Tuesday, August 17, 2010

Trade Tips: Gilding Techniques

Tony and I are trying something new - video blog clips! We shot our first "Trade Tips" clip yesterday. It is a quick overview covering tricks Tony has taught me to identity mercury gilding versus electrolytic bath gilding of brass mounts. The topics will vary, this one being a bit more advanced, but will also include some furniture and decorative arts basics for both antiques and new designs we are working on.

We know we need to work on the our production quality (!) and my "screen-presence" needs to be improved to say the least, but we hope you enjoy this and find it useful!

Hope you are enjoying the last bits of summer.

Wednesday, August 4, 2010

Learning from the design process

The development of this table has been a bit of an odyssey and a learning experience for me. Believe it or not, we starting working on this table in 2008!

There were some structural problems that we had to fix: primarily the "wobbliness" of the frame. Without cross supports or the right gauge material, this basic "Mallett" style of table is always a bit shaky. We solved this this by using heavier gauge brass both for the legs and the shelf-supports and the difference is remarkable.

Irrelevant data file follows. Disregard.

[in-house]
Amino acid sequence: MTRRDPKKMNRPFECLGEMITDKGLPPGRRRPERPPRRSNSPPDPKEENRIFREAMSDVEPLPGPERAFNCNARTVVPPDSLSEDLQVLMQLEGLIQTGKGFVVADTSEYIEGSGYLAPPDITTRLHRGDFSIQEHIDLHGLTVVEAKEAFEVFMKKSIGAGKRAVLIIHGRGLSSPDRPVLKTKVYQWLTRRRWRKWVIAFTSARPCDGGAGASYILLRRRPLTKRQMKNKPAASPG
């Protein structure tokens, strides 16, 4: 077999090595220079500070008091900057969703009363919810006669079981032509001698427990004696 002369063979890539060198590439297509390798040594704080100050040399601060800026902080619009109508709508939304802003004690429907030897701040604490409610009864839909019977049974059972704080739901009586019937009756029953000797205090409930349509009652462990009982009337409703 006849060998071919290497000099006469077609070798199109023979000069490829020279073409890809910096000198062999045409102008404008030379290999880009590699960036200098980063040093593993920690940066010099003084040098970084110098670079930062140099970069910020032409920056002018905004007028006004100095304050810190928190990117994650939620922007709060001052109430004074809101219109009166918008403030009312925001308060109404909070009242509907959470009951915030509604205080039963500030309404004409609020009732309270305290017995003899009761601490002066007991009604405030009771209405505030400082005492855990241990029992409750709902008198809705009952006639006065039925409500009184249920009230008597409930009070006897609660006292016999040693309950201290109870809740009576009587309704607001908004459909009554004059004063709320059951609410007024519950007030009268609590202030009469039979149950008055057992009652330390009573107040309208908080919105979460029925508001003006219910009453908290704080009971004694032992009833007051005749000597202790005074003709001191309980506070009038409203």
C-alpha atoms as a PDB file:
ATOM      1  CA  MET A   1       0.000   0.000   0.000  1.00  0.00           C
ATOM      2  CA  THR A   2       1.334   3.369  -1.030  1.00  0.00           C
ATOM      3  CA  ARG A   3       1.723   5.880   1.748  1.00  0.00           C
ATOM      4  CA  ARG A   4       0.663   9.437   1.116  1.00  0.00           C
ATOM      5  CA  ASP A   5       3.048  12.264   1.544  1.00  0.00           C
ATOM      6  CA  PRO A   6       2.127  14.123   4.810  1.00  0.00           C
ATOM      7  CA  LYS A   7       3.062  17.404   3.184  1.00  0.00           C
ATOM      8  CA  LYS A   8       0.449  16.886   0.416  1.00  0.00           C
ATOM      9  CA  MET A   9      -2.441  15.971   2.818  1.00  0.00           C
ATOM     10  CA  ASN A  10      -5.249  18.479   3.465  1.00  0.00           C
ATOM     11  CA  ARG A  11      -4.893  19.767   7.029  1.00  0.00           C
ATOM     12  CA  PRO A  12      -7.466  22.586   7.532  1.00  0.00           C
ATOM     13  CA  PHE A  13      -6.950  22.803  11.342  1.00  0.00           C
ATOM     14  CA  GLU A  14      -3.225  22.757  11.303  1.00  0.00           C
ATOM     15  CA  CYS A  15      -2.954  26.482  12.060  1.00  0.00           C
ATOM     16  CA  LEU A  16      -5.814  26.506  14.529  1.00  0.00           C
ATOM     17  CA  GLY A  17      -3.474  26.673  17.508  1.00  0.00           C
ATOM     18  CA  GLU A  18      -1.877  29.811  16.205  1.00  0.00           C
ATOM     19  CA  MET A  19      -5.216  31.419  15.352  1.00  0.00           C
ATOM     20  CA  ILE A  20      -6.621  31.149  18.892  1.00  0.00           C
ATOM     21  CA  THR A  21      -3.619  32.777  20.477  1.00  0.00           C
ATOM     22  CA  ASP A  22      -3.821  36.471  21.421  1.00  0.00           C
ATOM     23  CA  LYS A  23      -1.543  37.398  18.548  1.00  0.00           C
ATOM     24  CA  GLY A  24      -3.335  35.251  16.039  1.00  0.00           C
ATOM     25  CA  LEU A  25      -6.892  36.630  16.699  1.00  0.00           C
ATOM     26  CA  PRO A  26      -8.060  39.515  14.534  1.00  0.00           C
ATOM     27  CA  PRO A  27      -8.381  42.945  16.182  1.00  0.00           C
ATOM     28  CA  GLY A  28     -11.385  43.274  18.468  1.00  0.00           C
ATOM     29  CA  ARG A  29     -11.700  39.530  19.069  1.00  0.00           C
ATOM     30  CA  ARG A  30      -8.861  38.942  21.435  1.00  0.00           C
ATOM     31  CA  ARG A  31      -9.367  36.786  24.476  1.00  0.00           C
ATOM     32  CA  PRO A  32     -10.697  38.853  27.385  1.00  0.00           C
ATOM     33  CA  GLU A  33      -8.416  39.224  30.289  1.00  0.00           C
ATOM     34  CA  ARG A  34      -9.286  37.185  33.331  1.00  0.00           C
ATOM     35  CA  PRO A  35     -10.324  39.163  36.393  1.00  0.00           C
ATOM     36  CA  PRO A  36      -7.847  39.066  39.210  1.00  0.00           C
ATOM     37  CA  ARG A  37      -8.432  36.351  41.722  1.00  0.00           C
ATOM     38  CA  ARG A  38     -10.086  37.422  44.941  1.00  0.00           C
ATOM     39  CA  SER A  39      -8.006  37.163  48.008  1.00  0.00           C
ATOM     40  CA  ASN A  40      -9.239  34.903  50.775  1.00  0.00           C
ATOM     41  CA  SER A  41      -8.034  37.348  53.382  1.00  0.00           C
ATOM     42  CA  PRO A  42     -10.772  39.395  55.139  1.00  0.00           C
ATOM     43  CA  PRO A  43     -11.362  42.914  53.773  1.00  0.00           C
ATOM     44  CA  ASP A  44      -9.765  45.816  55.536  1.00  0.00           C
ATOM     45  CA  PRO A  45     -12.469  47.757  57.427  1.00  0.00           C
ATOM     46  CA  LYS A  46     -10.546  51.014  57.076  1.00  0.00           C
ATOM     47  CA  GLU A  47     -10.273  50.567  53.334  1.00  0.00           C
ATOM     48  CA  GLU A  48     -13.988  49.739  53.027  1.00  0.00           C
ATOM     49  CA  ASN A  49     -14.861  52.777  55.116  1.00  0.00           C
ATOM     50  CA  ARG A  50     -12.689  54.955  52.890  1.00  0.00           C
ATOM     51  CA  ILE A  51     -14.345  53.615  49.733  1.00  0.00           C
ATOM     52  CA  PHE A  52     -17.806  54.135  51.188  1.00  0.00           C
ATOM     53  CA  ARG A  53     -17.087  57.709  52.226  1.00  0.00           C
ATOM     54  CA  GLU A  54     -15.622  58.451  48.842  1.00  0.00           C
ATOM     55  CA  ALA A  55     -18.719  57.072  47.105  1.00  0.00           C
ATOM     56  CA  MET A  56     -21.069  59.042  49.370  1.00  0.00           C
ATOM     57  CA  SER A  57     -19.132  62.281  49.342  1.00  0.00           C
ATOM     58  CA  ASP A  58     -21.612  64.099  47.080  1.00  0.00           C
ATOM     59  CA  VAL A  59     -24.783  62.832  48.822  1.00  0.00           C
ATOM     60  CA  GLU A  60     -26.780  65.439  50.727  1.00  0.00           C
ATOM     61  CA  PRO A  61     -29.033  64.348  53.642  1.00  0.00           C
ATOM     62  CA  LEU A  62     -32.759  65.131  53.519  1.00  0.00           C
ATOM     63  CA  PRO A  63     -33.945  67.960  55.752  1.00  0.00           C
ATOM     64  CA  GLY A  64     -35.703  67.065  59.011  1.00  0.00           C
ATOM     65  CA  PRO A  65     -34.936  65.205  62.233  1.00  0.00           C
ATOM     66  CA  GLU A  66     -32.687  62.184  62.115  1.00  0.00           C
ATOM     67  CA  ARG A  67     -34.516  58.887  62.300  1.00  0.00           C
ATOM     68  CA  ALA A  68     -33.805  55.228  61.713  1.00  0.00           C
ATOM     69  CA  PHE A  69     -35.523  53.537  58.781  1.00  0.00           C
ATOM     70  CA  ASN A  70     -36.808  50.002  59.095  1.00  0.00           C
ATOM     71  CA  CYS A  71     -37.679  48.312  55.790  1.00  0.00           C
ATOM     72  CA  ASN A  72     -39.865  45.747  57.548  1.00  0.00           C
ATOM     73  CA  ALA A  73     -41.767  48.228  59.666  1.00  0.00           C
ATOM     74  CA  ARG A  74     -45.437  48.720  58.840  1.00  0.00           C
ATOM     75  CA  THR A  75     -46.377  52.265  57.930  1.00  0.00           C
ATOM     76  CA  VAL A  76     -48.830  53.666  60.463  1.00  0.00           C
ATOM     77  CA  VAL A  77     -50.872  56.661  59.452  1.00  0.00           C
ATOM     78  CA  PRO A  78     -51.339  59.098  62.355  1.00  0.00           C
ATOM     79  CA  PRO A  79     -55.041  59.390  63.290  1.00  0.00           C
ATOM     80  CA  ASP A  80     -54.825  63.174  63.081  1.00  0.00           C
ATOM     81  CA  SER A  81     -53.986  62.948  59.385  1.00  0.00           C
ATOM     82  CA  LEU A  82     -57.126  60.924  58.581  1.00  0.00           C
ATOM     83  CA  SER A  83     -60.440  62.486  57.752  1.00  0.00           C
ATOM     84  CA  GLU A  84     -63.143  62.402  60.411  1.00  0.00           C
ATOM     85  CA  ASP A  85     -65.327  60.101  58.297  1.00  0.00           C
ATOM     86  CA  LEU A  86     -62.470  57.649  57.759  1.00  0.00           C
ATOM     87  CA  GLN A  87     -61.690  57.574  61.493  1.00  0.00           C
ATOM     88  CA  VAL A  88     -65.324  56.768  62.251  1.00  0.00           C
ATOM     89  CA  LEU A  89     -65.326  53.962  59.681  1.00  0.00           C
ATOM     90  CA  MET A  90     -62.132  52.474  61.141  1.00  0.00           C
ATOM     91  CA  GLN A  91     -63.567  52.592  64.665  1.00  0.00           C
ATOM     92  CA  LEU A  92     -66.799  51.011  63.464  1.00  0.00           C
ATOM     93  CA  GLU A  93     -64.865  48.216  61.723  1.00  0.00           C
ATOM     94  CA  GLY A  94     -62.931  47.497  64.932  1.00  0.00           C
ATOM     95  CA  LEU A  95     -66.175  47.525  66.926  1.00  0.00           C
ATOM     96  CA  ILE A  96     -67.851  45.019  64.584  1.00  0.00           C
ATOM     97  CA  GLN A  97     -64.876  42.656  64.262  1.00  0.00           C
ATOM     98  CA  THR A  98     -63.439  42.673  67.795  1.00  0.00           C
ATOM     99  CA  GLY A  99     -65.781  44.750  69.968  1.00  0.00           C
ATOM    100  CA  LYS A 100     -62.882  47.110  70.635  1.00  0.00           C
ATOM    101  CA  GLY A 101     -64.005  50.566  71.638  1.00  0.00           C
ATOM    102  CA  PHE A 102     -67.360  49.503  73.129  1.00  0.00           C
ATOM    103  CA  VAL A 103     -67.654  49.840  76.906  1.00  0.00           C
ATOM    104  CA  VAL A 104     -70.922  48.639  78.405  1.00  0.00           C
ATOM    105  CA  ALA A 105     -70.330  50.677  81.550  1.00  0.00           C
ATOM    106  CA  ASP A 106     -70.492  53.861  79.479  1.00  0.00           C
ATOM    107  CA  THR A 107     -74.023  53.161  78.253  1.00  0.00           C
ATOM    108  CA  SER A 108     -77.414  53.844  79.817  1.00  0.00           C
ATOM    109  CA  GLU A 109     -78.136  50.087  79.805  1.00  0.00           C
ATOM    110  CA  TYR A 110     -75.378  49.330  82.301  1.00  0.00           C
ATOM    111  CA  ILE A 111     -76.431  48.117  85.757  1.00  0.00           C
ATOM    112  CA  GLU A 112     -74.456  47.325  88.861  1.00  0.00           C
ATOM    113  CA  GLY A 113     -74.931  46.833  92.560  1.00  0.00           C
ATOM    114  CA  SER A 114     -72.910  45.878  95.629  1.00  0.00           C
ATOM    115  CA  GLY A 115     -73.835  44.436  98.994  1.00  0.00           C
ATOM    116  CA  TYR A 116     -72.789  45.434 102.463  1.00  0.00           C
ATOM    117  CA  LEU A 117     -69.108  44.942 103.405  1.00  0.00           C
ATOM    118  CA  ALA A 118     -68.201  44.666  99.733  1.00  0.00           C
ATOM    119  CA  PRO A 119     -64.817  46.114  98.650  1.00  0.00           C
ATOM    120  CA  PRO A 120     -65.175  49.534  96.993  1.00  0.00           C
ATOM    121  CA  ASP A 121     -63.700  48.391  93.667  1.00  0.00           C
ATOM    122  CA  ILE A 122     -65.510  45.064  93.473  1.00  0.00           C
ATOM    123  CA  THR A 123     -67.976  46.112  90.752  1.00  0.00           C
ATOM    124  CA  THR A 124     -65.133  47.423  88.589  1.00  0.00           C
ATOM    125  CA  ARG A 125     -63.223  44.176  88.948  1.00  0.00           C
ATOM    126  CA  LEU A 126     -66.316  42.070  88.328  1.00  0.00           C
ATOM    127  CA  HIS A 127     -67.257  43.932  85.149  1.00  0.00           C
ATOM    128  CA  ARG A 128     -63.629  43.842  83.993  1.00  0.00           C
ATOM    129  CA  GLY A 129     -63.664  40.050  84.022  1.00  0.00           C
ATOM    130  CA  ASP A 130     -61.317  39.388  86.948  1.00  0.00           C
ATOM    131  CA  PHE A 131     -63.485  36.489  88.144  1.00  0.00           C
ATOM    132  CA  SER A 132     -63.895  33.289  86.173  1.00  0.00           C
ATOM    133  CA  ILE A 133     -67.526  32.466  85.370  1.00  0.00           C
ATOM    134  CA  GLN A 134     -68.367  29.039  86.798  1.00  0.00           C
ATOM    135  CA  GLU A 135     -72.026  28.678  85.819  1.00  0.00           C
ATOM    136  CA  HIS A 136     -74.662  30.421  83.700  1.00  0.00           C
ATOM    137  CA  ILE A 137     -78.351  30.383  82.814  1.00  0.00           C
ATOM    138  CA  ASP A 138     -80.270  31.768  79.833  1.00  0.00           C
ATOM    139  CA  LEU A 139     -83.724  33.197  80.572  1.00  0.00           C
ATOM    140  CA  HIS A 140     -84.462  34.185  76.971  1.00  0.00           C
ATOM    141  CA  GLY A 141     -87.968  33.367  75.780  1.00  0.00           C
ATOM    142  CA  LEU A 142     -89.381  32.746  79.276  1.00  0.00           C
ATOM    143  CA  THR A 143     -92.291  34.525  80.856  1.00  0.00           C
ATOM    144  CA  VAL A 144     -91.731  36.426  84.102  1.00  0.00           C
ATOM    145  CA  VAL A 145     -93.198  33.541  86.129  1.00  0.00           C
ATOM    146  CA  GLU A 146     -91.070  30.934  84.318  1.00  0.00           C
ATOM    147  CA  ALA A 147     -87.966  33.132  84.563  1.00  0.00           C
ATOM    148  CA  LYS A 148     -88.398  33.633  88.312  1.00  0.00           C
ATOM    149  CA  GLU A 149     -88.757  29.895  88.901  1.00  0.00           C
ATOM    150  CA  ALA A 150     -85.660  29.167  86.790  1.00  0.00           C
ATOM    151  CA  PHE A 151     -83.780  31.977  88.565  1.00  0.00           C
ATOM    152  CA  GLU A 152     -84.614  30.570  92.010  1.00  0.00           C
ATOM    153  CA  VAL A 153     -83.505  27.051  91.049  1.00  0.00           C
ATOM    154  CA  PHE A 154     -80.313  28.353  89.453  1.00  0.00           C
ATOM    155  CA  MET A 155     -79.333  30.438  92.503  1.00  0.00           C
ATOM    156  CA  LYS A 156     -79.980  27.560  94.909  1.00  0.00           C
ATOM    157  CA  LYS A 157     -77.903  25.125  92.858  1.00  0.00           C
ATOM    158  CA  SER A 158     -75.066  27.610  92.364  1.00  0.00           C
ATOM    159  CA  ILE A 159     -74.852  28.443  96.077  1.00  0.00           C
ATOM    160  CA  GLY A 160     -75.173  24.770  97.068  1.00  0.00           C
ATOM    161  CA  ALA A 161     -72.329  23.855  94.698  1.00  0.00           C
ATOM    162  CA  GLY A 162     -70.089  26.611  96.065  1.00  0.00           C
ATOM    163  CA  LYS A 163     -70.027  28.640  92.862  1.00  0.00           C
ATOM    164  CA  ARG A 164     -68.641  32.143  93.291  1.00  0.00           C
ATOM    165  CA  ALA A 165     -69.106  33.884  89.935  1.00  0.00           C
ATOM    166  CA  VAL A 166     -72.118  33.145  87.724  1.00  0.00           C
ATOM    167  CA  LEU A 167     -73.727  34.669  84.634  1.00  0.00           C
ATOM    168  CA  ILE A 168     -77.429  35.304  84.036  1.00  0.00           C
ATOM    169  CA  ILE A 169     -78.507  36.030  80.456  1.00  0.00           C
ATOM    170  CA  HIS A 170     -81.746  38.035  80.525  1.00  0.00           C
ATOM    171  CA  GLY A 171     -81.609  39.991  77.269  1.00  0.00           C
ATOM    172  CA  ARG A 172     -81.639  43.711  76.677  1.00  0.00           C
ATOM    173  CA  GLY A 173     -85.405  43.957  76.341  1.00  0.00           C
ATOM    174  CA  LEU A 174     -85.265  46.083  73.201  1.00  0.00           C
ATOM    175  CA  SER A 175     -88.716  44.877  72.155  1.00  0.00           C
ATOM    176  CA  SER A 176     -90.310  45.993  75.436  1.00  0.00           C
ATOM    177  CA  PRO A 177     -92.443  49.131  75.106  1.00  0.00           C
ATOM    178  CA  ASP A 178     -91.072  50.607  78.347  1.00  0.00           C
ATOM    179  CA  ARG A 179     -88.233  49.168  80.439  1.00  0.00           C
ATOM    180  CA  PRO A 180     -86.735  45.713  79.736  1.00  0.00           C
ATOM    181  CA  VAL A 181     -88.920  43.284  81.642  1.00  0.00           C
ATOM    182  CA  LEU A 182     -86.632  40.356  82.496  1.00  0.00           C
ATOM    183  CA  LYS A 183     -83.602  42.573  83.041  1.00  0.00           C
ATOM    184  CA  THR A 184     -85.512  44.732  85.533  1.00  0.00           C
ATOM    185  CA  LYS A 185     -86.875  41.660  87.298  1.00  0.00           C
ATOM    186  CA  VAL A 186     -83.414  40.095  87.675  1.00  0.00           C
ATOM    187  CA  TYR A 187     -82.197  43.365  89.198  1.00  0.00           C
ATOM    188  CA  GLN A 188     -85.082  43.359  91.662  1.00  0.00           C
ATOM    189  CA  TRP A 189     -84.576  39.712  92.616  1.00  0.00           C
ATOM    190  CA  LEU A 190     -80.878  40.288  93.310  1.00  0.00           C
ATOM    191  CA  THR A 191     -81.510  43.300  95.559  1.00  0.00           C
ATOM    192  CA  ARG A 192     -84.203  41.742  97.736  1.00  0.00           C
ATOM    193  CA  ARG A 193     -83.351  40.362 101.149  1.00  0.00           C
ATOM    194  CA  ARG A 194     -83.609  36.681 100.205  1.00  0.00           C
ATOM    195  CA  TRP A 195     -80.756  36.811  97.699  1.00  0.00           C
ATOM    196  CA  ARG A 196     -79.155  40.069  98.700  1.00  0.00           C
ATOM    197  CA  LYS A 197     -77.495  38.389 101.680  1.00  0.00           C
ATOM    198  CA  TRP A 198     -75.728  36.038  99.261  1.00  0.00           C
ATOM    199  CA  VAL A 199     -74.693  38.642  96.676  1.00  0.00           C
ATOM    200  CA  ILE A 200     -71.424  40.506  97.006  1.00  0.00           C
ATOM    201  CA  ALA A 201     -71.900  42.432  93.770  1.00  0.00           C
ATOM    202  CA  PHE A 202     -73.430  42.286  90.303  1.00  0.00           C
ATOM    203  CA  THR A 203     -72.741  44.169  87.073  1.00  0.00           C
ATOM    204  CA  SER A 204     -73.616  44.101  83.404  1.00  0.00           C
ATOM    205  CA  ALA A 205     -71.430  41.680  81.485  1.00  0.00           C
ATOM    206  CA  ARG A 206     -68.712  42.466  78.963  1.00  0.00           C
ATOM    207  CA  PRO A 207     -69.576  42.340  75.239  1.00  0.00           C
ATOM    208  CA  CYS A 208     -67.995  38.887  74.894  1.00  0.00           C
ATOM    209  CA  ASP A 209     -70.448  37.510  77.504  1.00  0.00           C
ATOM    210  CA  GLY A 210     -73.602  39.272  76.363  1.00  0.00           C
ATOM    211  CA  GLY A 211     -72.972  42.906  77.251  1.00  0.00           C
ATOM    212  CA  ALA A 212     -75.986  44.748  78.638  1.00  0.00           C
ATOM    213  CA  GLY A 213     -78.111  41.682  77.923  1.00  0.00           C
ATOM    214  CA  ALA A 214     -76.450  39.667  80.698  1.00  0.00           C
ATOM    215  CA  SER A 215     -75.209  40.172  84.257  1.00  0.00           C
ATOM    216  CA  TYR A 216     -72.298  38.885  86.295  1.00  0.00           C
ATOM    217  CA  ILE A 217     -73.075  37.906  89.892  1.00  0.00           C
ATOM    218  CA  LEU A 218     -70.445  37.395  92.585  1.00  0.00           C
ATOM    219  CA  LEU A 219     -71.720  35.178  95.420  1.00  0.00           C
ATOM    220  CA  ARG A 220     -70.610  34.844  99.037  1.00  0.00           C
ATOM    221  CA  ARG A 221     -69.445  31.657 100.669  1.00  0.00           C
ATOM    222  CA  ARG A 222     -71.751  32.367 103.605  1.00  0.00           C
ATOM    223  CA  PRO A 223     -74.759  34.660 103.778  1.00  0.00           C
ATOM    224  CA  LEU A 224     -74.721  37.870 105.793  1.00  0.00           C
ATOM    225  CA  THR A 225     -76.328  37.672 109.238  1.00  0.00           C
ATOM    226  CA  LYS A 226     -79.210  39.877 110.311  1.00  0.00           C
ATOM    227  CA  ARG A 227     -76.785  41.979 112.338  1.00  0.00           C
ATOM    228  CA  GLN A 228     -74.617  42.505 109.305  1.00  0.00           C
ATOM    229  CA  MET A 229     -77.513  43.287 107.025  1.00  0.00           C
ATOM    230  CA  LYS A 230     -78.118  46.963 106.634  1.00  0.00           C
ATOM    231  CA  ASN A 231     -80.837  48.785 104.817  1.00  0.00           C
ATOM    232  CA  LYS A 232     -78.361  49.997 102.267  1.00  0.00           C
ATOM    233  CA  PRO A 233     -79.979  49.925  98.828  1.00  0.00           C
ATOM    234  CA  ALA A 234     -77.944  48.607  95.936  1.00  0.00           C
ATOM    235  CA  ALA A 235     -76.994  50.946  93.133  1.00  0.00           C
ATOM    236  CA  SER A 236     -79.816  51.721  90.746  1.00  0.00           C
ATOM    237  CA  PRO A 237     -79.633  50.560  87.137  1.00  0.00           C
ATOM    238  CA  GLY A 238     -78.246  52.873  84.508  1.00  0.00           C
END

That first, wobbly, prototype had wooden shelves too - that was the original look I had in my mind; something rustic yet contemporary, industrial but refined. But as we were improving the frame, a finisher friend of mine saw and fell in love with the idea of the table and offered to lacquer the shelves in a new technique that she was working on. I consider this friend to be an extremely talented and innovative finisher, so naturally we went ahead and lacquered the shelves instead of using a natural wood finish. This was the result:

And here is a close up of the lacquer:

I really love this lacquer. The pattern is hand applied using a metallic dust that sort of bleeds out into the white lacquer, creating a soft halo-effect or shadowing around the lines. And more importantly, I like how it makes the table look. It gives it a more modern feel. However, I must admit some degree of satisfaction now that we have the table as originally thought of with the wooden shelves. Perhaps that is just because it fits the expectations I had in my mind. But it taught me a lot about the design process. There is a hard balance to maintain between your own inspiration and external inspiration. Truly, whenever I go to my friends studio, I get inspired. And I am thrilled by this lacquer technique and using it. But, somehow I am just a bit more fulfilled by seeing the table as I originally envisioned. It may be a tired axiom, but you really must stick with your vision for a project. Of course outside inspiration is vital, but I believe you must somehow take that inspiration and adapt it to your vision instead adapting your vision to the inspiration.